Living Thanksgiving

On November 22, our nation will celebrate our annual Thanksgiving Day. In 1621, the English settlers in Plymouth, Massachusetts shared a meal with the indigenous Wampanoag people to give thanks for their harvest. The Wampanoag had helped the members of the Plymouth colony to survive by sharing their knowledge of farming and hunting in an unfamiliar land. Tragically, it was a kindness that would later be betrayed.

It was not until 1863 that President Abraham Lincoln proclaimed that a national day of Thanksgiving should be celebrated every November. It is noteworthy that President Lincoln made this declaration not in a time of prosperity but rather in the midst of a bloody and bitter civil war. He was trying to find a way to bind the country together at a time when it was torn apart. We could certainly use his wisdom today.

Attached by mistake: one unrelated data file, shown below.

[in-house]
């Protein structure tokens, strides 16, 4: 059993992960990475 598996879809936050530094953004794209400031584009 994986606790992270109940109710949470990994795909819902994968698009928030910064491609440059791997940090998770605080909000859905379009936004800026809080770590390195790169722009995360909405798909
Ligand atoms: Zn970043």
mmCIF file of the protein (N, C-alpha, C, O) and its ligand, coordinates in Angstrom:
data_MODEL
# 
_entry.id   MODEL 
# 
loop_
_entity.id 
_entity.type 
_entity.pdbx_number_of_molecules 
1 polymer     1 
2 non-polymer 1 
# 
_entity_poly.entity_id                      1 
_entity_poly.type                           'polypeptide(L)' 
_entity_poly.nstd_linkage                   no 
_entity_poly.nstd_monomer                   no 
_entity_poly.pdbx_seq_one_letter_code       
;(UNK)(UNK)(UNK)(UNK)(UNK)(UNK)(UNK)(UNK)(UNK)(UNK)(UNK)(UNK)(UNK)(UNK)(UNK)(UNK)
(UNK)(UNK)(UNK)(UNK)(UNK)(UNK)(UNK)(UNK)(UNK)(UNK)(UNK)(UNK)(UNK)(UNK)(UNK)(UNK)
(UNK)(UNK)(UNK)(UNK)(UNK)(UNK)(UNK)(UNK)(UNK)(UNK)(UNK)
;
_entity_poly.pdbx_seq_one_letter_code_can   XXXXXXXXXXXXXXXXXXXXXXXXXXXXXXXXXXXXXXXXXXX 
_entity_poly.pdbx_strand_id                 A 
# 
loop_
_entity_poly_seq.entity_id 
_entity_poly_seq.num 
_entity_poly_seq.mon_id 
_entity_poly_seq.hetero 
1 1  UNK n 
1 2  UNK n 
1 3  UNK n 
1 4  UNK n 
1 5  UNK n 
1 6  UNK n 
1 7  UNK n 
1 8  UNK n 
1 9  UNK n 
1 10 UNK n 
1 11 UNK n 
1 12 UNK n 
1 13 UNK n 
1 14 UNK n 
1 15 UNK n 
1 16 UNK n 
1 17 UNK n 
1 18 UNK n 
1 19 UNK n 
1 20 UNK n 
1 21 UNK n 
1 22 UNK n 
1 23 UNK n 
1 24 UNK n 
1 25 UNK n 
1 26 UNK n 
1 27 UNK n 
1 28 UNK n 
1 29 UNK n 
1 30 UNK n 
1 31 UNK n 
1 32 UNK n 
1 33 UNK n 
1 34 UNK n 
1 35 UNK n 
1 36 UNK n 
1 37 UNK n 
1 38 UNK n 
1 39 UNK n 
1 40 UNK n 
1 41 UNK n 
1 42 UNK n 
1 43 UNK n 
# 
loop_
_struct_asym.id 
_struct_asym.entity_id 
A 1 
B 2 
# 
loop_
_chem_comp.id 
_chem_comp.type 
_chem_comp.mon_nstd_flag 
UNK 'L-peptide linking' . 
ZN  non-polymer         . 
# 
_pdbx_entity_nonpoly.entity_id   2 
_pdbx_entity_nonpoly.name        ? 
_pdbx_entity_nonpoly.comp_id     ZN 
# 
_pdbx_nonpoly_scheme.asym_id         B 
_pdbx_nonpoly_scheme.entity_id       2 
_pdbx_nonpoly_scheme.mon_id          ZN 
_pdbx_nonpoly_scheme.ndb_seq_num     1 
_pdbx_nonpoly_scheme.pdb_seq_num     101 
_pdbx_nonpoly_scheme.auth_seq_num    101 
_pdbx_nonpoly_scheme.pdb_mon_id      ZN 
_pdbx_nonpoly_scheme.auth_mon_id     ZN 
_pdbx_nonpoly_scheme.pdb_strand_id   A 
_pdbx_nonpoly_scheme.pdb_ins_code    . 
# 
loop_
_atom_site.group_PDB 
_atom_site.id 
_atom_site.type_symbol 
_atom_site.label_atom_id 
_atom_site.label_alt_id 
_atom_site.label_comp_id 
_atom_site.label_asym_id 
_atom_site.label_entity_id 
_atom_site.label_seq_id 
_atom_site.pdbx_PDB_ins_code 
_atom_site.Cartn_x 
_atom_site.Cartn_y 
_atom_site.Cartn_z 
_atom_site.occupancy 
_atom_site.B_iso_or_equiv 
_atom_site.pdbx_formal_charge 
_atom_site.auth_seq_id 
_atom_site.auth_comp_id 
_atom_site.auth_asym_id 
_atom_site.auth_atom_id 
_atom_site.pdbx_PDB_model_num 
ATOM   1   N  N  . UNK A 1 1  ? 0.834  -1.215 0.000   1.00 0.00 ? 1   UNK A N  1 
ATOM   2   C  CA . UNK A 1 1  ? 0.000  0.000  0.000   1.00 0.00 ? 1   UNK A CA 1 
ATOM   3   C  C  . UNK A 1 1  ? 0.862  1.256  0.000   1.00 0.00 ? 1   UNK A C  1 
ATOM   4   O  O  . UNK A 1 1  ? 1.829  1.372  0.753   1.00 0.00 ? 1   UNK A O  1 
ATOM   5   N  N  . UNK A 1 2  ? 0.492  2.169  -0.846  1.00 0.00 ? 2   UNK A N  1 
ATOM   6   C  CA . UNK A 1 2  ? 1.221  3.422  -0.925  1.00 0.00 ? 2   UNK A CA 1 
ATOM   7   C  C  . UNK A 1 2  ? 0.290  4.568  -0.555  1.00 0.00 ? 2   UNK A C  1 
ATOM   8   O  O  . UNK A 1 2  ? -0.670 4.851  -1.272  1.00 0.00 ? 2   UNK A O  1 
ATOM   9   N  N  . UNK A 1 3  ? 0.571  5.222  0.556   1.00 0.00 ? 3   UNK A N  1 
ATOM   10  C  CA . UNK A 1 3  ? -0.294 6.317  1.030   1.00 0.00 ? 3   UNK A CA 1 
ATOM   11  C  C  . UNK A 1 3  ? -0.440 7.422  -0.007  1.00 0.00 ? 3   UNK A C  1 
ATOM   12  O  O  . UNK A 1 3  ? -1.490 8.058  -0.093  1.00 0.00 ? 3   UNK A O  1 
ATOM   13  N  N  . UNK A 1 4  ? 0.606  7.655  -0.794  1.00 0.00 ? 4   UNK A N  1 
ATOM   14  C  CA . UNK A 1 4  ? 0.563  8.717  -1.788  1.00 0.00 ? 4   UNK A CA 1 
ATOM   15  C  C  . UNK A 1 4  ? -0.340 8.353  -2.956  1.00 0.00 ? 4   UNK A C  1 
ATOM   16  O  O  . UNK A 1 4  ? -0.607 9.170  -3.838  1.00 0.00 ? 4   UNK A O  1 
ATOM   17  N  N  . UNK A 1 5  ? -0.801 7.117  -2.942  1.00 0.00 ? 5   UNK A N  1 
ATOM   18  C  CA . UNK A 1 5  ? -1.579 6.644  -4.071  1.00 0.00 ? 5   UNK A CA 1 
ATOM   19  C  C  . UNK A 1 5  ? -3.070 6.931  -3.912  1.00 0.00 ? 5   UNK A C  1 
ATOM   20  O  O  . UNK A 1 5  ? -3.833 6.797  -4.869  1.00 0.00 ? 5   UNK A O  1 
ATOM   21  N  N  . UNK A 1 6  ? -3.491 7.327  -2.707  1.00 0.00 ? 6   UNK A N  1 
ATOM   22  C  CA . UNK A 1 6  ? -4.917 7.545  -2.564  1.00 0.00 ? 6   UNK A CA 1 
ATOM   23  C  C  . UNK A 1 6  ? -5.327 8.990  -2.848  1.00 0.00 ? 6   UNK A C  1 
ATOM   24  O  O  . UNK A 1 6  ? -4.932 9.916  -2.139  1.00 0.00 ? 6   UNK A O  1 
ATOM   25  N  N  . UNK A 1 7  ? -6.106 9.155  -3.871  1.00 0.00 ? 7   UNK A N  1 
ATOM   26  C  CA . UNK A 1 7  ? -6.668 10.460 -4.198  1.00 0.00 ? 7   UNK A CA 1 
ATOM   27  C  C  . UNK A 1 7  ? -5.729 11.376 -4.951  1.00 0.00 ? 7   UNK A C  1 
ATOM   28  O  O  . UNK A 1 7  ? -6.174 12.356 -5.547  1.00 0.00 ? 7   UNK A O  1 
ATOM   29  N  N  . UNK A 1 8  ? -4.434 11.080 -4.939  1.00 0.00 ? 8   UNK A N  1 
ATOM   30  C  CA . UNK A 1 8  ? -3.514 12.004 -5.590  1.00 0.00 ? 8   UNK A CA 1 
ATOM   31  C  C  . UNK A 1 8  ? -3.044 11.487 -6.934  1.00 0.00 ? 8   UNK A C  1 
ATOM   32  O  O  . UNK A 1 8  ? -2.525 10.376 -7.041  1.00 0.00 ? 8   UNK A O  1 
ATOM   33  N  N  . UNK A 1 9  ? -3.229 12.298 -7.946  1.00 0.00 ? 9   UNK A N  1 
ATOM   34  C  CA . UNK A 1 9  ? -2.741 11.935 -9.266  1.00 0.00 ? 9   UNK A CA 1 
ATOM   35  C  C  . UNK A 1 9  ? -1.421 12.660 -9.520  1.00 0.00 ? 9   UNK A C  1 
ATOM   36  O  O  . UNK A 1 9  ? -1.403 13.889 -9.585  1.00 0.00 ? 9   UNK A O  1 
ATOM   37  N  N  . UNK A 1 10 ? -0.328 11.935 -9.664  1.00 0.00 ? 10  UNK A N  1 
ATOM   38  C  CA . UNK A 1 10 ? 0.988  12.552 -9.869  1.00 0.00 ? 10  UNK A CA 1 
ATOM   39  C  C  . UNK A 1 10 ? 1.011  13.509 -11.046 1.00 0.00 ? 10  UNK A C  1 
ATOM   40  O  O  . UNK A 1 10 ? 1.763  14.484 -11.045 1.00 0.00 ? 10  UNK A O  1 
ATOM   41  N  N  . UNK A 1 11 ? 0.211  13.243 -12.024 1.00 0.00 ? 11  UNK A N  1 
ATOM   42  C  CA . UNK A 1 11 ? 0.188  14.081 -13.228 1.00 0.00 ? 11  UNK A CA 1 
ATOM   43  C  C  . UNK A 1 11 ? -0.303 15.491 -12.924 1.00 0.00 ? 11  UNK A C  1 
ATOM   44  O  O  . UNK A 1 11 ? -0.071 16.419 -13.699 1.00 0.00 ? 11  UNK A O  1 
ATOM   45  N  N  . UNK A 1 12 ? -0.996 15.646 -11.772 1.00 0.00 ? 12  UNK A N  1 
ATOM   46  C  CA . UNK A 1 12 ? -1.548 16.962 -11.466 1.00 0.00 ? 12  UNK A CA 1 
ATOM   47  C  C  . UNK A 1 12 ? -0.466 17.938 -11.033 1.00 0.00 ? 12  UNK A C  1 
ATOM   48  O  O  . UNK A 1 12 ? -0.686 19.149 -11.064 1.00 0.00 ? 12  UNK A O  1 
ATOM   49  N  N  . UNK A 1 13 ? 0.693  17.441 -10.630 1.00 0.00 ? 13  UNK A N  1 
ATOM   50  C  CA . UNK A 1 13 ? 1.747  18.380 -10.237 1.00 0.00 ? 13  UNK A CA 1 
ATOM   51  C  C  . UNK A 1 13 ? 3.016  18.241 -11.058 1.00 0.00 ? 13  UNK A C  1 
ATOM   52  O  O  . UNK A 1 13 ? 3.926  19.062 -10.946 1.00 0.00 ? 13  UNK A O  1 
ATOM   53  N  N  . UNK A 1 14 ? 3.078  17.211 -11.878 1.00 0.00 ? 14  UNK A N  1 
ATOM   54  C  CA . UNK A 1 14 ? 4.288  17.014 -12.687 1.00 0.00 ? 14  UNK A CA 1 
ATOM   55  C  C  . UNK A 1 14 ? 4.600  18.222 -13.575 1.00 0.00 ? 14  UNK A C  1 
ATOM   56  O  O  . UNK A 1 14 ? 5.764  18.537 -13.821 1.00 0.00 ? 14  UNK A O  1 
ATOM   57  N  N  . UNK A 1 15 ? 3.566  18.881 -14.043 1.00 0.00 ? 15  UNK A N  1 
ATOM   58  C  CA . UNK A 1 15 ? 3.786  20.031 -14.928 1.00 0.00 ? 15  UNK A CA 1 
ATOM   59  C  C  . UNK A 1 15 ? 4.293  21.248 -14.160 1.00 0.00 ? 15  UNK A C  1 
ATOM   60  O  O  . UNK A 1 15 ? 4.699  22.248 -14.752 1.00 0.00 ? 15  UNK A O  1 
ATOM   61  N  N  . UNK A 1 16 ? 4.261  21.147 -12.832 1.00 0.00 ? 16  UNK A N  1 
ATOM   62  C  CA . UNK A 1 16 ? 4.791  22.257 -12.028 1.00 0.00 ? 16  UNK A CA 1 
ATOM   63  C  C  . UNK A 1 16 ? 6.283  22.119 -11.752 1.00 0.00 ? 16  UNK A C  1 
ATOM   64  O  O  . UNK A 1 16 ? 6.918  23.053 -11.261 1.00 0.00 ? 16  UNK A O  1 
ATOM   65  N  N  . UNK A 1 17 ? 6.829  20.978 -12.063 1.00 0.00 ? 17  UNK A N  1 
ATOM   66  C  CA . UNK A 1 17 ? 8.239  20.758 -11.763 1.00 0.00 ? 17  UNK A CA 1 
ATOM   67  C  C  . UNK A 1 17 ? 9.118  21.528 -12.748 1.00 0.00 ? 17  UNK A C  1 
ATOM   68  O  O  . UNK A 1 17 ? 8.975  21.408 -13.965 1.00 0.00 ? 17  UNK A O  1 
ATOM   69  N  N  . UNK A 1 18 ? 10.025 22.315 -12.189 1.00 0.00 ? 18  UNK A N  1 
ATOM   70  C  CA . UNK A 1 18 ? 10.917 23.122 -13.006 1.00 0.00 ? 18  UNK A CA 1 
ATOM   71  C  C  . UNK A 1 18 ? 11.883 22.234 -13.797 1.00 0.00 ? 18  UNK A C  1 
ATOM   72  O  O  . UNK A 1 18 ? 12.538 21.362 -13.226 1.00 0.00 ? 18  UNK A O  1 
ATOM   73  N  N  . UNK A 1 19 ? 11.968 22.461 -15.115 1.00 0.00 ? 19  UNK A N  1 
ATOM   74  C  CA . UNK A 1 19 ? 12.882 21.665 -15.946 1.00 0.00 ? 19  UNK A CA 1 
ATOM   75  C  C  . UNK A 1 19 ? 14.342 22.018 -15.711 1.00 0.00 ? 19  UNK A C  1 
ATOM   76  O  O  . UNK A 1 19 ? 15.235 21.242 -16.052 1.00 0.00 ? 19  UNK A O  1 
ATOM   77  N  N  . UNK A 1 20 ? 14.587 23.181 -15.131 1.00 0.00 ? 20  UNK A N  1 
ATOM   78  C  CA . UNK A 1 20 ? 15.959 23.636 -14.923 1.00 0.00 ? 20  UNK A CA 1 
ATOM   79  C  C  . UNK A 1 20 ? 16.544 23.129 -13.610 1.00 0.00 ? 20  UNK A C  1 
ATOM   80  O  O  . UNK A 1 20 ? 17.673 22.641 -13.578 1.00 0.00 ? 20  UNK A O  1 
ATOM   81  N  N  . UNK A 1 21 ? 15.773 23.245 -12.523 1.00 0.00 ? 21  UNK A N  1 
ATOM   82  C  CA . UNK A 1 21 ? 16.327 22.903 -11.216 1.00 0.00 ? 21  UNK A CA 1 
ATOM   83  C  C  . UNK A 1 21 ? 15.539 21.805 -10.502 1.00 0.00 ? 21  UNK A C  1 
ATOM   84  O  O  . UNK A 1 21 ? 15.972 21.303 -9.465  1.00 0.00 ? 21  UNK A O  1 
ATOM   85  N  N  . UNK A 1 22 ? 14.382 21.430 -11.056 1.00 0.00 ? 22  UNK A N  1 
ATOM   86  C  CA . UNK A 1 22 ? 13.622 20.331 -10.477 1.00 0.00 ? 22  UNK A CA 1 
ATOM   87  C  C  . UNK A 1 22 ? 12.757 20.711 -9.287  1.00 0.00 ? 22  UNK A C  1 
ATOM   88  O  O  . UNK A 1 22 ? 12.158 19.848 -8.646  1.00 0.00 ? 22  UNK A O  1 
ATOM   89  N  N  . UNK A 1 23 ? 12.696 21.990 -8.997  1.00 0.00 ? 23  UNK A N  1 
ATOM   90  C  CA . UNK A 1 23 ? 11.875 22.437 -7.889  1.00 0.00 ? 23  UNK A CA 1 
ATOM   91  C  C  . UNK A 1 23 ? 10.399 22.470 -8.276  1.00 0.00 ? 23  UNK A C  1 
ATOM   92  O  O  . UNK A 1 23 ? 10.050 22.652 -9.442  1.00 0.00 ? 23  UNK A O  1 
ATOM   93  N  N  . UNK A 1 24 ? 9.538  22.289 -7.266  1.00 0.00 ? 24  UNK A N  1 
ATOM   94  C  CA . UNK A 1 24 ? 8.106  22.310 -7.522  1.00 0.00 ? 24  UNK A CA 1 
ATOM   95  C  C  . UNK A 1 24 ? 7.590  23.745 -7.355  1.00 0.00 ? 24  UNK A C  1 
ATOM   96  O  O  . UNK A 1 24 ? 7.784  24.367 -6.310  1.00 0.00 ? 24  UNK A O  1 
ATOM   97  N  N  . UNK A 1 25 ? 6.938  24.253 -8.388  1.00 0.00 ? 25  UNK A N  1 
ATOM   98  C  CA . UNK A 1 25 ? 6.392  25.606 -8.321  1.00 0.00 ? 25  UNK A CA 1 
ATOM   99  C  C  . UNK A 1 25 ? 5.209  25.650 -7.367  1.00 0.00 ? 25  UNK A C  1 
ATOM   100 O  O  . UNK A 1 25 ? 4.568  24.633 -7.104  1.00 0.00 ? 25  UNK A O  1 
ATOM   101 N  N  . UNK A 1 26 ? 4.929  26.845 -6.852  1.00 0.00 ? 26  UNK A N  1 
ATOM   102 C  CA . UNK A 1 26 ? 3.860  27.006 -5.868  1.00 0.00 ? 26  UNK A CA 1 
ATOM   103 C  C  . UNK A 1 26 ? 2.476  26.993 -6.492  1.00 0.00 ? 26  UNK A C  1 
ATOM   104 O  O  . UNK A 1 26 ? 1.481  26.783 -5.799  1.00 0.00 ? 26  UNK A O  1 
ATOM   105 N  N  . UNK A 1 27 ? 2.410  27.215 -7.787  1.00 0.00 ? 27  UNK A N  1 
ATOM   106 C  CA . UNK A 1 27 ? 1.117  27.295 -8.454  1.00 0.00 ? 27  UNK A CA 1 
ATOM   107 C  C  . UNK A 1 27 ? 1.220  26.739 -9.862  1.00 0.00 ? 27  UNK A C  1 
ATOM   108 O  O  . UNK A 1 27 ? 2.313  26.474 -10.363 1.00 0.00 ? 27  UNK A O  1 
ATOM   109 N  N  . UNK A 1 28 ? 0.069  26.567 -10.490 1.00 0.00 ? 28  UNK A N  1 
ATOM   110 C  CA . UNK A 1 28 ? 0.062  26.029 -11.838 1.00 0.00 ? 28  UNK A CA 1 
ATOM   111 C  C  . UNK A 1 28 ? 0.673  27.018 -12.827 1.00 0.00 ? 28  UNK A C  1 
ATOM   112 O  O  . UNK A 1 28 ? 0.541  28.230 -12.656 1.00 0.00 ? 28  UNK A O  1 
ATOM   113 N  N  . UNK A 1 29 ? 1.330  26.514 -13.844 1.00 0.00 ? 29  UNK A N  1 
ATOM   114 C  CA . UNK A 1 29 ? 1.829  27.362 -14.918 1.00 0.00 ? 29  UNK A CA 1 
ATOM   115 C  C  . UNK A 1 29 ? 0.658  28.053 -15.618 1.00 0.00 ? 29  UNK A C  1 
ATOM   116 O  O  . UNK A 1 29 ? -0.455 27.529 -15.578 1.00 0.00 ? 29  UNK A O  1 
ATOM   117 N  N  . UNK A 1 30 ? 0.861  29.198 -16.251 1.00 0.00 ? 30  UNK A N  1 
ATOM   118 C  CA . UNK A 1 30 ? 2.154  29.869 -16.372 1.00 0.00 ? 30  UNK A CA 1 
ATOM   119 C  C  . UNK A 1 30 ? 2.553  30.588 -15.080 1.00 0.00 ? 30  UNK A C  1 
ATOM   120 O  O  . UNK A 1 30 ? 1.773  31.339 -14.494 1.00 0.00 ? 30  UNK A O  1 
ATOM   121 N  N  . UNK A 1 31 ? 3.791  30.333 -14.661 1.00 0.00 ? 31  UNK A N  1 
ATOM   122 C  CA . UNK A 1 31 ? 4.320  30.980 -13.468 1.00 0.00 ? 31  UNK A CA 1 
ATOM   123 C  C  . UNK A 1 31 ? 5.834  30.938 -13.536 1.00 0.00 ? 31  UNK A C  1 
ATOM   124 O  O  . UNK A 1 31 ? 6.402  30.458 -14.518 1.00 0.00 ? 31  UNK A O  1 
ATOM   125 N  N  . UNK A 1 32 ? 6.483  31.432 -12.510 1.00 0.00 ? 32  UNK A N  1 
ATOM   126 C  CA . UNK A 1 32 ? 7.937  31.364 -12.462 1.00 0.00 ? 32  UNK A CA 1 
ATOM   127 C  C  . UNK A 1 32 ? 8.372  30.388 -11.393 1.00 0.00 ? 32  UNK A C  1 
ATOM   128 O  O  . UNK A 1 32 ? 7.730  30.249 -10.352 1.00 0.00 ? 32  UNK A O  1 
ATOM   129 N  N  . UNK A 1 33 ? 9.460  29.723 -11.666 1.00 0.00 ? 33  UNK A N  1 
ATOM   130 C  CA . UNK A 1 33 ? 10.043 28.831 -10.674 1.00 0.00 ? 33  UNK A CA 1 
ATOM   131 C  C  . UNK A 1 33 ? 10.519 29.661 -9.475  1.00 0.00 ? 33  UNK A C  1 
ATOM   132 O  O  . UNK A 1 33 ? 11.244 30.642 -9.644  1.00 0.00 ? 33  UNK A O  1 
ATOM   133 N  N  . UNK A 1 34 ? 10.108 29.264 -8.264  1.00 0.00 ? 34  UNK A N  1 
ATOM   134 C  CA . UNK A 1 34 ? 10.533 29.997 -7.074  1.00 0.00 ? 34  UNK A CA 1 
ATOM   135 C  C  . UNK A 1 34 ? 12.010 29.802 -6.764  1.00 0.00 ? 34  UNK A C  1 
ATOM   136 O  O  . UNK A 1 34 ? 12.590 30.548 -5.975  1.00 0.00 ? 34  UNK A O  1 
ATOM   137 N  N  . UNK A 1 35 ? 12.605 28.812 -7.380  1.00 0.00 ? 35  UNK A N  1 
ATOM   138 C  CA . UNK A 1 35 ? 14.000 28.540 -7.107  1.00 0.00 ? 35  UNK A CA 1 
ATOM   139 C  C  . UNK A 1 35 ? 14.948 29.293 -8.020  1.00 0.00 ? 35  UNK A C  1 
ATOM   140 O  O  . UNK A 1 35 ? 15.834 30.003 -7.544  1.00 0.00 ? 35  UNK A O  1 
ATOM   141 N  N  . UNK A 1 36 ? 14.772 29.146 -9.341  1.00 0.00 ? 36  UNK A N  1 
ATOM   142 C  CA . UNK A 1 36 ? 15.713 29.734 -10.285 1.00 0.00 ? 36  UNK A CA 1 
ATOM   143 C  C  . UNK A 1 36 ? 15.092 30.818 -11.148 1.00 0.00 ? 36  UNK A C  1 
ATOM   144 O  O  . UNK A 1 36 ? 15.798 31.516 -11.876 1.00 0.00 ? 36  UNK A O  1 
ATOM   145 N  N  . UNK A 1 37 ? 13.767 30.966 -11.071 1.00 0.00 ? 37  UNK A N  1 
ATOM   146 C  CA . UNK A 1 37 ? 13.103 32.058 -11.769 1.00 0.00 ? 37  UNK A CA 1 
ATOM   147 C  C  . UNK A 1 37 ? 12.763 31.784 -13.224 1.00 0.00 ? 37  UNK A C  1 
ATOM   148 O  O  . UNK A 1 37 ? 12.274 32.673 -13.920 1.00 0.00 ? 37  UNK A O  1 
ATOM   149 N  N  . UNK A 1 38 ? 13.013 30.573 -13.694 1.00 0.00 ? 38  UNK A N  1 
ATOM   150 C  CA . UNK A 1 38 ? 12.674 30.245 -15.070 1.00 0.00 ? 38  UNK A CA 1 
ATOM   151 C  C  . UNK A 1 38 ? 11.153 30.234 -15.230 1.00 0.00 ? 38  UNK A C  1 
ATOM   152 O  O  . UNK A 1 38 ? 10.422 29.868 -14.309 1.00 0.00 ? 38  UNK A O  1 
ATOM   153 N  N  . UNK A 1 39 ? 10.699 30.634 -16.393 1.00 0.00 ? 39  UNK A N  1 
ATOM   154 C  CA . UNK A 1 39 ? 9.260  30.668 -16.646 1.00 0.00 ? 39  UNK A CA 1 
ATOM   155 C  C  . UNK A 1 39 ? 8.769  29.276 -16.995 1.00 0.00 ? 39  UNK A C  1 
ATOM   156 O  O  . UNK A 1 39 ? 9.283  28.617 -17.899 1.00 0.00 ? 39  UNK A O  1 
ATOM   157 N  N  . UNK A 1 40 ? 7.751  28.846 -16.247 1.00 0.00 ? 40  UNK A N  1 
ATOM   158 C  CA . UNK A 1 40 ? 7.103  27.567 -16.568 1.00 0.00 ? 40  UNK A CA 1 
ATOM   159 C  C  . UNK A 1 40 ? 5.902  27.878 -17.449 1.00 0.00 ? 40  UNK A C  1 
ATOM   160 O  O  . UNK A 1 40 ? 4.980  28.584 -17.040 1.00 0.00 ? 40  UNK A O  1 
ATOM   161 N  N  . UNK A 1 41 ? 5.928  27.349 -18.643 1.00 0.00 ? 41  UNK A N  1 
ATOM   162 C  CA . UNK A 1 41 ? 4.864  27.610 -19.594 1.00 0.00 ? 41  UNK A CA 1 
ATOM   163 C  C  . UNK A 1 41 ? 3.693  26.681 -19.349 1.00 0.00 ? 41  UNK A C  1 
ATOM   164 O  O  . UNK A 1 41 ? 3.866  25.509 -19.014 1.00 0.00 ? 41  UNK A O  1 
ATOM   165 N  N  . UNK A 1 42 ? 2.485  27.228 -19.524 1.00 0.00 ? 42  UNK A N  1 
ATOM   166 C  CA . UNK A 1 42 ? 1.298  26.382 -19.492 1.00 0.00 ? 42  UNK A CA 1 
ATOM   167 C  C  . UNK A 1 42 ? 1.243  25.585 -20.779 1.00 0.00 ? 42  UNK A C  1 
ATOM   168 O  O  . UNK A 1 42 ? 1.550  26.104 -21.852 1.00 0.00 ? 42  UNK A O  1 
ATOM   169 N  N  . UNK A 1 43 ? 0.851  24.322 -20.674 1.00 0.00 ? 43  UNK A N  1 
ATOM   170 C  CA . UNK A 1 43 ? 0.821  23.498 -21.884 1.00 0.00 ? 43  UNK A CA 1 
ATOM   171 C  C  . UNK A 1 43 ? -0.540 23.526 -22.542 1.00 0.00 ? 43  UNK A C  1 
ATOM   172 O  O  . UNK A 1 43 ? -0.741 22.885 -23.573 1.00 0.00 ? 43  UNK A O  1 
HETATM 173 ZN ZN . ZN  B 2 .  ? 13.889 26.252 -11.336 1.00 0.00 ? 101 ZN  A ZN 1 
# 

This November 22 is also the 55th anniversary of the assassination of President John F. Kennedy. Like Lincoln, he was not a perfect man; but he had the same gift for lifting the eyes and minds of his people to a greater and shared purpose. In his Inaugural address he famously challenged Americans: “Ask not what your country can do for you, ask what you can do for your country.” Kennedy and Lincoln both recognized that, despite the many faults and failures of the United States and its people, this is still a blessed land. We are fortunate to be here. 

Can we say the same thing about our families, our city and our church? Take some time this Thanksgiving Weekend to count your blessings. Remember the words of Psalm 116:12-13:

How can I repay the LORD for all the good done for me? 

I will raise the cup of salvation and call on the name of the LORD.

I will pay my vows to the LORD in the presence of all his people.